You can’t beat trauma alone. While there’s a lot you can do to help mitigate its worst effects, trauma is too big for any one person to handle alone. Trauma is overwhelming by its nature; that’s what makes it so unique and destructive. It’s too big for our brains to handle by themselves. To move beyond, we need community.

The temptation to isolate is one of the key signatures of trauma. Because the world is so overwhelming and scary, you want to self-isolate. You want to prevent yourself from experiencing that same trauma and being hurt again. But, unfortunately, vulnerability is the only way to heal. By sharing your uncomfortable feelings, you do risk rejection or hurt. The potential reward, however, is the human connection that is key to healing.

We don’t all have these sorts of connections, though, and that makes emotional trauma that much harder. Try finding support groups online for trauma survivors, or call a support hotline. Any little bit of effort you make to avoid isolating yourself is a great help to help heal from your traumatic experience.

Learning Self-Care Practices and Techniques

Trauma throws our nervous system into overdrive. Flashes of panic and anxiety are common. Our bodies are preparing for another trauma, and so keep us either in a heightened state of awareness or closed-off isolation. We can apply a few techniques to short-circuit our panicking nervous system and try to calm down.

Mindful Breathing

Breathing techniques are simple but powerful. For starters, try inhaling for four seconds and exhaling for six. As you do this, focus on your breath. Try to be mindful of where the air is flowing through you and what it feels like as it enters and exits your body. Take a minute out of your day to just focus on your breath when you’re feeling overwhelmed.

Grounding Techniques

Trauma can feel all-consuming because of its vividness in our minds. Grounding techniques are an effective way to bring yourself back from the edge of a flashback or panic attack.

One grounding technique is to look around and name five things in your environment that you can see, four things you can touch, three things you can hear, two things you can smell, and one thing you can taste. This is usually called the 5-4-3-2-1 Method. This is useful for interrupting your racing thoughts and locating you back in your body and physical space. This is where the name “grounding” comes from.

Healthline.com has a list of 30 grounding techniques that you might find useful. Try some out and see what works for you.


Writing down your thoughts can help you process and express your feelings. It’s a great outlet for working through difficult emotions and managing stress. Writing doesn’t have to be perfect or even make sense; it just has to give you some relief from what feels like an overwhelming emotional load. Just writing your stream-of-consciousness thoughts can be enormously helpful for getting things out of your brain.

Finding Professional Help When Necessary

Seeking support from a trained therapist can make a world of difference when struggling with post-traumatic stress if you have the means to do so. A therapist can help you work through the feelings and thoughts that have been stirred up by the traumatic event in a way no blog post can. A trauma therapist can help manage emotional trauma by tailoring advice to you and your specific experiences.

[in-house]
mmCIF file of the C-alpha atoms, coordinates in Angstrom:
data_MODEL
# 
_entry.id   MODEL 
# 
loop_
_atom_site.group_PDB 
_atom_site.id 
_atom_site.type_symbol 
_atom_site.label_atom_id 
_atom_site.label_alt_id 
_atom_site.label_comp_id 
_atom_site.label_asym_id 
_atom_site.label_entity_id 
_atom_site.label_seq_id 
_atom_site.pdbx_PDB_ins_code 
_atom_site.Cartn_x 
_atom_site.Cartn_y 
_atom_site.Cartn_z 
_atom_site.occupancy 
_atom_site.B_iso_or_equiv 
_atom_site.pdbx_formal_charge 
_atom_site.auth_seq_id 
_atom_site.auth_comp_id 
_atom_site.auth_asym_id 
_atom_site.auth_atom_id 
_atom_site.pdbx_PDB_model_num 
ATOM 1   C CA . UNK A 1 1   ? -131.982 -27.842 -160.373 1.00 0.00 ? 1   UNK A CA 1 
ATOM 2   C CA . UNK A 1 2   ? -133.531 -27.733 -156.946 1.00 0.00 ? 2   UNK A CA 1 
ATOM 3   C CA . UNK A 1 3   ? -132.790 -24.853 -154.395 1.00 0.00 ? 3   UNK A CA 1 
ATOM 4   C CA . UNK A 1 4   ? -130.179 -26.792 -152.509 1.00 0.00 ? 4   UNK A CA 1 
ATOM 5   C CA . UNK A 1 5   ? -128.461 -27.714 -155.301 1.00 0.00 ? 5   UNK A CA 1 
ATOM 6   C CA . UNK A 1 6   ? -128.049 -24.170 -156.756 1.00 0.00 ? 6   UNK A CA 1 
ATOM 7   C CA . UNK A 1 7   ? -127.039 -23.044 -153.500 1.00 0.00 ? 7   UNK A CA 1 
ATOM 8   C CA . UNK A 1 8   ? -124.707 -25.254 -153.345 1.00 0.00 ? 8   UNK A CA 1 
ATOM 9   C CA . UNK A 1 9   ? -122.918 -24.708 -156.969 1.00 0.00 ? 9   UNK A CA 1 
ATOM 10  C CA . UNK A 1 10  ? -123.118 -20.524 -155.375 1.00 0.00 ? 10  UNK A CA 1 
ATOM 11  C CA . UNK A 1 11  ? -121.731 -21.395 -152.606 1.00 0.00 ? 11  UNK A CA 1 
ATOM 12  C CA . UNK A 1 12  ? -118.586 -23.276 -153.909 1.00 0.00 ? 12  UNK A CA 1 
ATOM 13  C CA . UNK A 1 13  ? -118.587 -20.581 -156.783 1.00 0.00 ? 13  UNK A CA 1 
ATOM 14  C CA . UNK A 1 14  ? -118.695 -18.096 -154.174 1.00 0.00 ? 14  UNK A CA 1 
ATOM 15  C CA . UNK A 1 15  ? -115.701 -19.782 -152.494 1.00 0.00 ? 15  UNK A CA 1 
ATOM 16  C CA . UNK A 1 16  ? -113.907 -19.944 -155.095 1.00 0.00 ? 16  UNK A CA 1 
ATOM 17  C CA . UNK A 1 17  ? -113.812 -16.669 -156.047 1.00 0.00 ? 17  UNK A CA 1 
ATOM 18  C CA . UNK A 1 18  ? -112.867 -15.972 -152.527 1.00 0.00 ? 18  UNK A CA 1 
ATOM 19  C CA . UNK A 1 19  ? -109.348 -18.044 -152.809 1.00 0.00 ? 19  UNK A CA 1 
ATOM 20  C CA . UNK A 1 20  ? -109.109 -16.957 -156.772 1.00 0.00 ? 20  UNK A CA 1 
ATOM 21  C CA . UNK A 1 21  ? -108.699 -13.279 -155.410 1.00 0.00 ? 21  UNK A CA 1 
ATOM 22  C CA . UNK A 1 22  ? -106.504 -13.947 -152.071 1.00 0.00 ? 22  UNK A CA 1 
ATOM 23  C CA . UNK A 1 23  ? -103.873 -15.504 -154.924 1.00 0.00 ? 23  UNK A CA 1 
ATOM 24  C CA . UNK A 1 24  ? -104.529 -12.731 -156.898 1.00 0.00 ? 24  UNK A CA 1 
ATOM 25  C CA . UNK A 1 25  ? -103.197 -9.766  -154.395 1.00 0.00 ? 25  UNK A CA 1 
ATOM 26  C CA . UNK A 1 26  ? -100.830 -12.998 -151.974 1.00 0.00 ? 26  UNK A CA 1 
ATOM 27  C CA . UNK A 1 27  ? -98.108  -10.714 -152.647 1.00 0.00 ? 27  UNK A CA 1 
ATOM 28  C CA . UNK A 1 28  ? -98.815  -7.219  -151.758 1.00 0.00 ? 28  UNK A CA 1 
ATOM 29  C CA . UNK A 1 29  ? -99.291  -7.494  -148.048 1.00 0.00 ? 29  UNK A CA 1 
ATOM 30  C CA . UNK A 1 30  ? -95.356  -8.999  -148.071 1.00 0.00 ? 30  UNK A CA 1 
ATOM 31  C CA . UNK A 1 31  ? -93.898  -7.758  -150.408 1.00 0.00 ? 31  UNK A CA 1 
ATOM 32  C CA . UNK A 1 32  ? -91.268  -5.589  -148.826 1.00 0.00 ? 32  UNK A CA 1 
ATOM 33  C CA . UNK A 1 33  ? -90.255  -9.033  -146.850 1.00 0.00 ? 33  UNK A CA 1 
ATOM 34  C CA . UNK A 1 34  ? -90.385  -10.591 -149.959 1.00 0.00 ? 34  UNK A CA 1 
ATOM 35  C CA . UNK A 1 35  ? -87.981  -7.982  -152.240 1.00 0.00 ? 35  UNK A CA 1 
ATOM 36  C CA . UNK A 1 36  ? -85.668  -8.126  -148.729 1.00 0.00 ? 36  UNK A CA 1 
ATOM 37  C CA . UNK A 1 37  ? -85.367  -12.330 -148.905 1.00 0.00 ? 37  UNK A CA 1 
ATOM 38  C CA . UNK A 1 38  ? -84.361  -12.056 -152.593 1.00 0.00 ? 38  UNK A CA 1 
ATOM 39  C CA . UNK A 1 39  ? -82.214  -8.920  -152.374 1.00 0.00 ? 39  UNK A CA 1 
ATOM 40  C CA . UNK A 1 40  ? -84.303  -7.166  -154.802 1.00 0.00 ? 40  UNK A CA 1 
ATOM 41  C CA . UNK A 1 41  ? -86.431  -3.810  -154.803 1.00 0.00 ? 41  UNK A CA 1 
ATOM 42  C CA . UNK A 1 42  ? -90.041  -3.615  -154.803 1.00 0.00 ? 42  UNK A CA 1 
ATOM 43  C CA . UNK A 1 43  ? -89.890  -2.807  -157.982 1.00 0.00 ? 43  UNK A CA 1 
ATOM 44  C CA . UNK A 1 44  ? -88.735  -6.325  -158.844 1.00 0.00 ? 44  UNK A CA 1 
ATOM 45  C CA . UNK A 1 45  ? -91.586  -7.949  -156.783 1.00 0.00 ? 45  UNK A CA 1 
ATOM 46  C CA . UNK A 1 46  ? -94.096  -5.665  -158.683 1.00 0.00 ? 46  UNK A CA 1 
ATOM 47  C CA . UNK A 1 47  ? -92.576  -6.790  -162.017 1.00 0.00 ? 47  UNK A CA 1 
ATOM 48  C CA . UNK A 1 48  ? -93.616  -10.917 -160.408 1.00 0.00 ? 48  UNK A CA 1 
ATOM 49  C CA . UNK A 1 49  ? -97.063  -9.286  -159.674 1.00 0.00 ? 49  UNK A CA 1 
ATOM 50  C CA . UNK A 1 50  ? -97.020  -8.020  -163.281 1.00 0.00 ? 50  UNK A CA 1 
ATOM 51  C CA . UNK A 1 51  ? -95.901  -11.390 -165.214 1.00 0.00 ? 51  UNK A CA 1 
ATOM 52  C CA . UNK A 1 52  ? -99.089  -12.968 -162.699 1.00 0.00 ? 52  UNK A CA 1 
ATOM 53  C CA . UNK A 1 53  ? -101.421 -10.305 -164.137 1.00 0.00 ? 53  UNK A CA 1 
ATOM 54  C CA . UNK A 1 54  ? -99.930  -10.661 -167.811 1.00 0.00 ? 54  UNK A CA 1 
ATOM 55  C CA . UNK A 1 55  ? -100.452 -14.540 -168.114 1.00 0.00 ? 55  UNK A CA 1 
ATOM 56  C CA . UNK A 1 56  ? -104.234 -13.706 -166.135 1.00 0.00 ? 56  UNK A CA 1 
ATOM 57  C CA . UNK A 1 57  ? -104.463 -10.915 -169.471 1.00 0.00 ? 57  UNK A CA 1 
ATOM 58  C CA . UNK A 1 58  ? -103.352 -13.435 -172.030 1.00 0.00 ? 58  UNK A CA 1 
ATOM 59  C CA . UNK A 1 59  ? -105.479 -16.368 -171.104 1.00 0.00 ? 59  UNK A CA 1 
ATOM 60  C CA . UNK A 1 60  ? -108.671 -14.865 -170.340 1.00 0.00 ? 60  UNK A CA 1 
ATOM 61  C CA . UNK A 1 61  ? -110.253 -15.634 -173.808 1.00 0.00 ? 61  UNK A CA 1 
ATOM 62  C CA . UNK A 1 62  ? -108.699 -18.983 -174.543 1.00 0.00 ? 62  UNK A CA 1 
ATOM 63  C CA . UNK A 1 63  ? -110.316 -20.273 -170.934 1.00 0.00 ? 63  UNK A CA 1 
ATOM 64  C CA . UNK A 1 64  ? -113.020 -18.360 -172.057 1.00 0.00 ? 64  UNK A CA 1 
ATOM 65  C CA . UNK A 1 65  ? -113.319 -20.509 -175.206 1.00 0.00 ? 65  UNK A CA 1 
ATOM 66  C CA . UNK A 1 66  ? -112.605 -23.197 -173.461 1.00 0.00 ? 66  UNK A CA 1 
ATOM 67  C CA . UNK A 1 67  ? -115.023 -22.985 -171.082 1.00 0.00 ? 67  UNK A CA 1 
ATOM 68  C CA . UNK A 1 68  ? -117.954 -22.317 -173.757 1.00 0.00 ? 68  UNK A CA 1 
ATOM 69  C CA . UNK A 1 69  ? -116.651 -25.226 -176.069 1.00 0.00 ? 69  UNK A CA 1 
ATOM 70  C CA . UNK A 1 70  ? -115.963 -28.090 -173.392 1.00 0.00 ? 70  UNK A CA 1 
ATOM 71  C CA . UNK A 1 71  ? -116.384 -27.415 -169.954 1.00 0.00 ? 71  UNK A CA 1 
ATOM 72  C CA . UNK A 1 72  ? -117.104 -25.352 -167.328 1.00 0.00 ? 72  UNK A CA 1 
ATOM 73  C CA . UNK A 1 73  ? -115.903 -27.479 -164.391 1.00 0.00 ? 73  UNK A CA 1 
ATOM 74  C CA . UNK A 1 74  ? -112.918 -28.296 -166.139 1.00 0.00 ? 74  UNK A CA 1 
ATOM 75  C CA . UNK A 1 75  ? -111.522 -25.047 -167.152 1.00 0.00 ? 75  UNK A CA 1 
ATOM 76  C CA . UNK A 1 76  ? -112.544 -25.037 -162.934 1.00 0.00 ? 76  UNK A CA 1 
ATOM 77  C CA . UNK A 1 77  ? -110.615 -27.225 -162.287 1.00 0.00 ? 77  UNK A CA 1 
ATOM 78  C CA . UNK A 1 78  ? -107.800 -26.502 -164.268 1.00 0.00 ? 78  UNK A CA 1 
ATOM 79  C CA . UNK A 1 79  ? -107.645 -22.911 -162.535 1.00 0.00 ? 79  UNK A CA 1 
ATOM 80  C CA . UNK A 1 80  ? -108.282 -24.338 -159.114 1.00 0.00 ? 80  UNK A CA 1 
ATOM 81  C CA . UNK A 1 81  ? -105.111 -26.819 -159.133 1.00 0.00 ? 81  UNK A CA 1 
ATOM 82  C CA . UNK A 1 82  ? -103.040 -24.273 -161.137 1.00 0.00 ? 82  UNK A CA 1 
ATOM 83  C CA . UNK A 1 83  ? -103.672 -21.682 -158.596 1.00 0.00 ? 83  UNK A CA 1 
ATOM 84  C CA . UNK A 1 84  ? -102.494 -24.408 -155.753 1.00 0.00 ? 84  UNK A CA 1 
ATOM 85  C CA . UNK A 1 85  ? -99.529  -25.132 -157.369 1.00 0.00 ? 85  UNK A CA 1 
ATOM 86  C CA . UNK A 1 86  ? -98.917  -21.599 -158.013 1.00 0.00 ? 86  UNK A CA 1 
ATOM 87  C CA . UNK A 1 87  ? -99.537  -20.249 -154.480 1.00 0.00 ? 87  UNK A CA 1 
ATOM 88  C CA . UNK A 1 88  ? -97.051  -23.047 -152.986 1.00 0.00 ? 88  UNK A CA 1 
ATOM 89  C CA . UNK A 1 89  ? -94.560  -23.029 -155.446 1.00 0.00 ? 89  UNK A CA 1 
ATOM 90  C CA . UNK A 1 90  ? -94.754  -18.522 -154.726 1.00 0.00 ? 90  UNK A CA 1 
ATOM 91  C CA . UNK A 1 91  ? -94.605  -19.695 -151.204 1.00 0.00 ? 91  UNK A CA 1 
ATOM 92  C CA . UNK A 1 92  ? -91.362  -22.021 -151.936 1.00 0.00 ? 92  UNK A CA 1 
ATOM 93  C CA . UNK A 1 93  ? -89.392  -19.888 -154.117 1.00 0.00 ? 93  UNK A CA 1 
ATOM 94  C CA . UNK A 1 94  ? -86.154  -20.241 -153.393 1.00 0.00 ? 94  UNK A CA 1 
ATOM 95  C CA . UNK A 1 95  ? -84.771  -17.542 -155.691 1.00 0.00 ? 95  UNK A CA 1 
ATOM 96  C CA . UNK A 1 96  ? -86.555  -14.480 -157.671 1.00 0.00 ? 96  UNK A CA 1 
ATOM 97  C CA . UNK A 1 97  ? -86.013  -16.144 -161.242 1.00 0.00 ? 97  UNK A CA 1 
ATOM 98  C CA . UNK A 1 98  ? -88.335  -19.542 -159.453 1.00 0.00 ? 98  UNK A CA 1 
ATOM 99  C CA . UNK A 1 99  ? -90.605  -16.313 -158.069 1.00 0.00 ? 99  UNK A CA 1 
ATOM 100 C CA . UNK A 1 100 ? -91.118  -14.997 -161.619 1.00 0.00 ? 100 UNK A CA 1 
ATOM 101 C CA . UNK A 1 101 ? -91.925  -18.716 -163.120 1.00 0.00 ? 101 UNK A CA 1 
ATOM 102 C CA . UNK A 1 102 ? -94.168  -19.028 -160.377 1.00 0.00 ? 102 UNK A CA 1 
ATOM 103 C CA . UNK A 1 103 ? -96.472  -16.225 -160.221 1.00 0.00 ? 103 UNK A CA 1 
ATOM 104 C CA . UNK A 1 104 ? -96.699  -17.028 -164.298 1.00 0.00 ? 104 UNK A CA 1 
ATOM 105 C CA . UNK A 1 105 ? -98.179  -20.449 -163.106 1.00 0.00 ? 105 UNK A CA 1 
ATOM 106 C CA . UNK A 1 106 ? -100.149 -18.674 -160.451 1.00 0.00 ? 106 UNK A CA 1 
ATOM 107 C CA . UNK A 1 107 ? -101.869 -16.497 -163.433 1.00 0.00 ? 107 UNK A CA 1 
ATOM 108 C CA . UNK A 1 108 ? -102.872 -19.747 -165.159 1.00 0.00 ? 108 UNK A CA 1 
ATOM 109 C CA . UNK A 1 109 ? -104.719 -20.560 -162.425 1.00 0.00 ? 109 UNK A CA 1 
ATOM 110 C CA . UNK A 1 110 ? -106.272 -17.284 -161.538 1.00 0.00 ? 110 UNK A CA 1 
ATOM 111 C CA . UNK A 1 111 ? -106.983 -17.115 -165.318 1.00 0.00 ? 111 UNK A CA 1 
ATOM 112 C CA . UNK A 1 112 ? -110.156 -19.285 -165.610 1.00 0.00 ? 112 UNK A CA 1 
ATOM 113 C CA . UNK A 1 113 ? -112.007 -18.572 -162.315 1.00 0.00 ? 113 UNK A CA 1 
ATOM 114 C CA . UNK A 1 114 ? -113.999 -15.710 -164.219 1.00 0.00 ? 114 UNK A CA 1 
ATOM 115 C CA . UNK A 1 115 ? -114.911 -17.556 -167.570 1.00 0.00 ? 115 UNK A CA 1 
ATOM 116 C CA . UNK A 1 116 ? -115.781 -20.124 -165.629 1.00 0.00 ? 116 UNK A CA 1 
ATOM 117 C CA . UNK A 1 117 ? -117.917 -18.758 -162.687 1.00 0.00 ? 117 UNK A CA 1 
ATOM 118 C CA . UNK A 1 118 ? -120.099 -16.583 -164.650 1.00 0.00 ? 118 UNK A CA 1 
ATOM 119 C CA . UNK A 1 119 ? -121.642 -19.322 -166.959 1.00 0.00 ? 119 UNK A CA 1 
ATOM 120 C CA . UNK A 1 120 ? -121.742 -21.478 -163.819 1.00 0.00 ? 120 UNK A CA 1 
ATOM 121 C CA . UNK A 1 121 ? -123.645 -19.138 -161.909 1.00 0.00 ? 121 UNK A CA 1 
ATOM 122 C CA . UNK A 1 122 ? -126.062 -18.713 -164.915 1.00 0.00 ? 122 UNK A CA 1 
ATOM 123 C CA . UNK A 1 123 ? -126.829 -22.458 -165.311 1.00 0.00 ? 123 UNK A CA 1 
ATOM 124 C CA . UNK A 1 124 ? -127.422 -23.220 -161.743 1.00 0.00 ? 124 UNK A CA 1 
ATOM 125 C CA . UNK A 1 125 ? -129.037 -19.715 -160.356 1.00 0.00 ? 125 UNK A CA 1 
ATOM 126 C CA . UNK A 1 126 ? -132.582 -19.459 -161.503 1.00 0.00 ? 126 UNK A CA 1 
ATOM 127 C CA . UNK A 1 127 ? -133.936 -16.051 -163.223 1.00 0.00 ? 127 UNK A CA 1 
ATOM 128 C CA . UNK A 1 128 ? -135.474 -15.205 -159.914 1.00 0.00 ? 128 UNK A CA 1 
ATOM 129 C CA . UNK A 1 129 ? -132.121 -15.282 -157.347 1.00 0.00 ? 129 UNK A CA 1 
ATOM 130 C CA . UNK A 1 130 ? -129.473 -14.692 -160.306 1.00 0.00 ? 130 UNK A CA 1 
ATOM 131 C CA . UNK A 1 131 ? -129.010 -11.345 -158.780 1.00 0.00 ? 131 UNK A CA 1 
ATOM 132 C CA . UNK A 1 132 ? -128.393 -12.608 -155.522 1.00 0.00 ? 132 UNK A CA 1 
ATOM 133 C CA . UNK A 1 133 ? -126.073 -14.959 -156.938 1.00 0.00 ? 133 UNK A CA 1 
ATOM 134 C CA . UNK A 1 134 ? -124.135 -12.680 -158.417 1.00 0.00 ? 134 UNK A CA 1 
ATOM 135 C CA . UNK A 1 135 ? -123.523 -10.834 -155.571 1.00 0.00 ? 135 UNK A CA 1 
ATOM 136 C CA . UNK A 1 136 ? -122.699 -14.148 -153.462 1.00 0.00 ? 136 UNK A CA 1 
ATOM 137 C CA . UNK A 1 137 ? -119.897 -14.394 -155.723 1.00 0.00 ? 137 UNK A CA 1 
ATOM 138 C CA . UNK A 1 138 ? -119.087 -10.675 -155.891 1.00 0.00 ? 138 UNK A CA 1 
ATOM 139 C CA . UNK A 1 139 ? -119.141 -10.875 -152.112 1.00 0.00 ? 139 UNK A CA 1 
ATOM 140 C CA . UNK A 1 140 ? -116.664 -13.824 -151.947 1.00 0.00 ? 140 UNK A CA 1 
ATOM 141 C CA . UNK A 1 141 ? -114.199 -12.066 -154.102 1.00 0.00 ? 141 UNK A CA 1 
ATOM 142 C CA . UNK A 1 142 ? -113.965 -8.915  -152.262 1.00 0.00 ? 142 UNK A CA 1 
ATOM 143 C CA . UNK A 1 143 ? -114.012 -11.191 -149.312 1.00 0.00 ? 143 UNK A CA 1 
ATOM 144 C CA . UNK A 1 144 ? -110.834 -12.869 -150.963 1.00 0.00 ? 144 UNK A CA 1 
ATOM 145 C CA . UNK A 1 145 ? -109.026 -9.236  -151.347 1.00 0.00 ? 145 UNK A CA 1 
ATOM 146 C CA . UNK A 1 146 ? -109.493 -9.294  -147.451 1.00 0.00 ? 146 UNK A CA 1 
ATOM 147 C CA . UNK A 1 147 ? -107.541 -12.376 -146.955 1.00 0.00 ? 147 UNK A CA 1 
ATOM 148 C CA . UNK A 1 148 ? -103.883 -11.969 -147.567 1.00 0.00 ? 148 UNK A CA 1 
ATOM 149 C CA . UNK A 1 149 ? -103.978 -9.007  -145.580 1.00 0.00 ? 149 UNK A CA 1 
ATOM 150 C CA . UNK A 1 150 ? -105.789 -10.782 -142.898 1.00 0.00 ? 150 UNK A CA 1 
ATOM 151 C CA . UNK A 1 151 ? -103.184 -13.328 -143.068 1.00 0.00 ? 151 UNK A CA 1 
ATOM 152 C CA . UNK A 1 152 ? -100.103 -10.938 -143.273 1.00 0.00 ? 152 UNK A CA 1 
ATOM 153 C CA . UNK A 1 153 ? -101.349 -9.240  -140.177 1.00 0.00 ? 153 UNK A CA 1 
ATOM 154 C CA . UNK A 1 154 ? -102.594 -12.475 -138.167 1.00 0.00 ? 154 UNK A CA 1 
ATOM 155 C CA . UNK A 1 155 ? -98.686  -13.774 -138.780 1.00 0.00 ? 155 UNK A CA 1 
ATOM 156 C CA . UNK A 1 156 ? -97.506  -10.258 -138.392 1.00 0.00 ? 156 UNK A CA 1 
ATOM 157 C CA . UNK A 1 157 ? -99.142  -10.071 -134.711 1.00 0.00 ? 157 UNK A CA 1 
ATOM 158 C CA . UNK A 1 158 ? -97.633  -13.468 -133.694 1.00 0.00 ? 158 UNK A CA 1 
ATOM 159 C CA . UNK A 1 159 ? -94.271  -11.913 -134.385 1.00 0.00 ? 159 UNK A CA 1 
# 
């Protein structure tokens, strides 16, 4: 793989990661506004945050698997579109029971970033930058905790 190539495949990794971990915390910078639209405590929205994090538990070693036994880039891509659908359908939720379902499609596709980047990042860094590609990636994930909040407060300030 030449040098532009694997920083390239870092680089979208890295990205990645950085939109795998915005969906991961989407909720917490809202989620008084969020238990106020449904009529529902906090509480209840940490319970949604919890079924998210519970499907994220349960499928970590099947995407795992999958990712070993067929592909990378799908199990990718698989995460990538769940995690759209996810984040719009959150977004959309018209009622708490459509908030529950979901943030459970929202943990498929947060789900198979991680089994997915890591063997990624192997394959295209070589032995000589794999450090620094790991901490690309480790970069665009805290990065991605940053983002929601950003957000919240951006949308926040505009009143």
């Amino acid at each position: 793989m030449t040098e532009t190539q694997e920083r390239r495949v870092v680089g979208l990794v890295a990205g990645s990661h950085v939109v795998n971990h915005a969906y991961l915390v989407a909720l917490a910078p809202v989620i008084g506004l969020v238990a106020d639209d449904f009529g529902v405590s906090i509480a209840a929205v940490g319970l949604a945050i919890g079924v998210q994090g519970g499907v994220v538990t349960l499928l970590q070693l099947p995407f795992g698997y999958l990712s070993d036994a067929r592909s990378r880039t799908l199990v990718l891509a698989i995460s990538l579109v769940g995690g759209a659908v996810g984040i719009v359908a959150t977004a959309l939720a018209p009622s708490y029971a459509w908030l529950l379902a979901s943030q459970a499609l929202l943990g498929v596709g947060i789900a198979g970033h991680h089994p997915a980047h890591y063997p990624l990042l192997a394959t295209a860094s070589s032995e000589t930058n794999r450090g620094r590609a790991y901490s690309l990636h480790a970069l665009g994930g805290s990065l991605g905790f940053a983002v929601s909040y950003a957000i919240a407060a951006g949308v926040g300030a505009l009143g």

If you’re not able to find a therapist or don’t have the means to do so, there are still resources available. Organizations like Crisis Text Line and NAMI provide support services that you can talk to via text message or telephone call. This isn’t a substitute for a trained therapist, but it’s better than nothing. Sharing is important; keeping trauma inside just hurts you and brings you down. Sharing the burden makes life easier.

No matter what kind of help you choose, it’s important to focus on taking care of yourself during this time. Remember that healing takes time; it doesn’t happen overnight. But with patience and some hard work, you can move beyond your trauma and into a place of healing. You just need to take the first step by reaching out for help when you need it. There is no shame in that!

Vulnerability is never easy, especially after experiencing trauma. Yet allowing ourselves to experience vulnerability is the only way forward to healing. It’s the act of connection that gives us strength. Leaning on others isn’t a weakness, it’s necessary for recovery. Our emotions feed off of the energy of others; by sharing our common struggles, we bring ourselves out of the darkness and make the world feel a little less lonely.

It is important to remember that healing from emotional trauma takes time and patience. We need to remind ourselves that it is okay to not be okay, but with the right strategies and help we have hope for a better future.

Working through difficult times can be formidable, but we must take care of ourselves so we don’t feel overwhelmed. Taking steps towards healing requires courage as well as connecting with people who understand our struggles. Seeking professional guidance and learning self-care practices are invaluable.

Understanding trauma’s effects on our emotions, nurturing our minds, bodies, and souls, connecting with the right people, learning self-care techniques, and seeking professional help when necessary are all important steps we must take when overcoming emotional trauma.